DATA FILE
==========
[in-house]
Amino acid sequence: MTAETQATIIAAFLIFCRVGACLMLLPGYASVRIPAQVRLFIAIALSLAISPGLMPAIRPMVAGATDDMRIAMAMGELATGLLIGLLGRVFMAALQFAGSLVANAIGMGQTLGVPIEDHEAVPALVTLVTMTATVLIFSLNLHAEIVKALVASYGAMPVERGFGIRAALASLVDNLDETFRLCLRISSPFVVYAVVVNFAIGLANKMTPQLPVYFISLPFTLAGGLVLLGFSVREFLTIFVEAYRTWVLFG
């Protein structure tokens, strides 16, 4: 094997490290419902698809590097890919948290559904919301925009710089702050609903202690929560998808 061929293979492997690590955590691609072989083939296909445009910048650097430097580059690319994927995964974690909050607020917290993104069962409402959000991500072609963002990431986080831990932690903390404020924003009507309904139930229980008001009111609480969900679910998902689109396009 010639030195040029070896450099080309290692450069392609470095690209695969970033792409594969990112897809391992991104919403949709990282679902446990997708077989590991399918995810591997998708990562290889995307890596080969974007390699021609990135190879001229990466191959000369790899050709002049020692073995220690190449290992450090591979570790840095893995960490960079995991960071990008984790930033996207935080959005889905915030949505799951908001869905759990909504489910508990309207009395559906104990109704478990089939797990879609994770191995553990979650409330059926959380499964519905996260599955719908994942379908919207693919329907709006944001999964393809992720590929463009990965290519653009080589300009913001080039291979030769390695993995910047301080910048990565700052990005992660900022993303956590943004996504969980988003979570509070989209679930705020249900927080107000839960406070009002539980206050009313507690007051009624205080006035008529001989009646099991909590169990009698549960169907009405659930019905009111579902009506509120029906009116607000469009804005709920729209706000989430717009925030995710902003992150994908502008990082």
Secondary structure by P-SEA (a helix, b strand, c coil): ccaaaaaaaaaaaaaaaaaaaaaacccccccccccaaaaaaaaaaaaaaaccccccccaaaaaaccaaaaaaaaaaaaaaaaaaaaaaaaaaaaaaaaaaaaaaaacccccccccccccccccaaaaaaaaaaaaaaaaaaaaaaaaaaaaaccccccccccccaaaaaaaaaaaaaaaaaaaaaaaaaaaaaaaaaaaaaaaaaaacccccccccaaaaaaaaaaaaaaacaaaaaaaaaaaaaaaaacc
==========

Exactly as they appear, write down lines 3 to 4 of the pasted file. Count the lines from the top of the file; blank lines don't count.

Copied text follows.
């Protein structure tokens, strides 16, 4: 094997490290419902698809590097890919948290559904919301925009710089702050609903202690929560998808 061929293979492997690590955590691609072989083939296909445009910048650097430097580059690319994927995964974690909050607020917290993104069962409402959000991500072609963002990431986080831990932690903390404020924003009507309904139930229980008001009111609480969900679910998902689109396009 010639030195040029070896450099080309290692450069392609470095690209695969970033792409594969990112897809391992991104919403949709990282679902446990997708077989590991399918995810591997998708990562290889995307890596080969974007390699021609990135190879001229990466191959000369790899050709002049020692073995220690190449290992450090591979570790840095893995960490960079995991960071990008984790930033996207935080959005889905915030949505799951908001869905759990909504489910508990309207009395559906104990109704478990089939797990879609994770191995553990979650409330059926959380499964519905996260599955719908994942379908919207693919329907709006944001999964393809992720590929463009990965290519653009080589300009913001080039291979030769390695993995910047301080910048990565700052990005992660900022993303956590943004996504969980988003979570509070989209679930705020249900927080107000839960406070009002539980206050009313507690007051009624205080006035008529001989009646099991909590169990009698549960169907009405659930019905009111579902009506509120029906009116607000469009804005709920729209706000989430717009925030995710902003992150994908502008990082």
Secondary structure by P-SEA (a helix, b strand, c coil): ccaaaaaaaaaaaaaaaaaaaaaacccccccccccaaaaaaaaaaaaaaaccccccccaaaaaaccaaaaaaaaaaaaaaaaaaaaaaaaaaaaaaaaaaaaaaaacccccccccccccccccaaaaaaaaaaaaaaaaaaaaaaaaaaaaaccccccccccccaaaaaaaaaaaaaaaaaaaaaaaaaaaaaaaaaaaaaaaaaaacccccccccaaaaaaaaaaaaaaacaaaaaaaaaaaaaaaaacc